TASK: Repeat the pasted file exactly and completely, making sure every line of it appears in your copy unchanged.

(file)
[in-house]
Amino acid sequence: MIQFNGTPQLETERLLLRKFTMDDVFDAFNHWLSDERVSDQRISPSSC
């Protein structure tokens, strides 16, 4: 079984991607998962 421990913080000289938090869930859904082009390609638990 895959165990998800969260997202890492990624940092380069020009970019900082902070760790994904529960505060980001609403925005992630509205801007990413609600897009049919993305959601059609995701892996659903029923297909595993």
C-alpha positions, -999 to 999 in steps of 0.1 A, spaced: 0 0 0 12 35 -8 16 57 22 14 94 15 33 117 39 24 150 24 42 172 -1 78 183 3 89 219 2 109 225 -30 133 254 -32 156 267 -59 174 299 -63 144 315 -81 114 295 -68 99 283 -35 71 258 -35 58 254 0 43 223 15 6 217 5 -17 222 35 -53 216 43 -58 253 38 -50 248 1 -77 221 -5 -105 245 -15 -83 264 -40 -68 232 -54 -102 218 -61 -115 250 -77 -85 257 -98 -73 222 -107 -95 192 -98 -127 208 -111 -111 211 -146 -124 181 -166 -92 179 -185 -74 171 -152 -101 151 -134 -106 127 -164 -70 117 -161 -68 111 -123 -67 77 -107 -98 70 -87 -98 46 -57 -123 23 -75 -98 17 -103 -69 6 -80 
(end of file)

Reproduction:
[in-house]
Amino acid sequence: MIQFNGTPQLETERLLLRKFTMDDVFDAFNHWLSDERVSDQRISPSSC
């Protein structure tokens, strides 16, 4: 079984991607998962 421990913080000289938090869930859904082009390609638990 895959165990998800969260997202890492990624940092380069020009970019900082902070760790994904529960505060980001609403925005992630509205801007990413609600897009049919993305959601059609995701892996659903029923297909595993």
C-alpha positions, -999 to 999 in steps of 0.1 A, spaced: 0 0 0 12 35 -8 16 57 22 14 94 15 33 117 39 24 150 24 42 172 -1 78 183 3 89 219 2 109 225 -30 133 254 -32 156 267 -59 174 299 -63 144 315 -81 114 295 -68 99 283 -35 71 258 -35 58 254 0 43 223 15 6 217 5 -17 222 35 -53 216 43 -58 253 38 -50 248 1 -77 221 -5 -105 245 -15 -83 264 -40 -68 232 -54 -102 218 -61 -115 250 -77 -85 257 -98 -73 222 -107 -95 192 -98 -127 208 -111 -111 211 -146 -124 181 -166 -92 179 -185 -74 171 -152 -101 151 -134 -106 127 -164 -70 117 -161 -68 111 -123 -67 77 -107 -98 70 -87 -98 46 -57 -123 23 -75 -98 17 -103 -69 6 -80 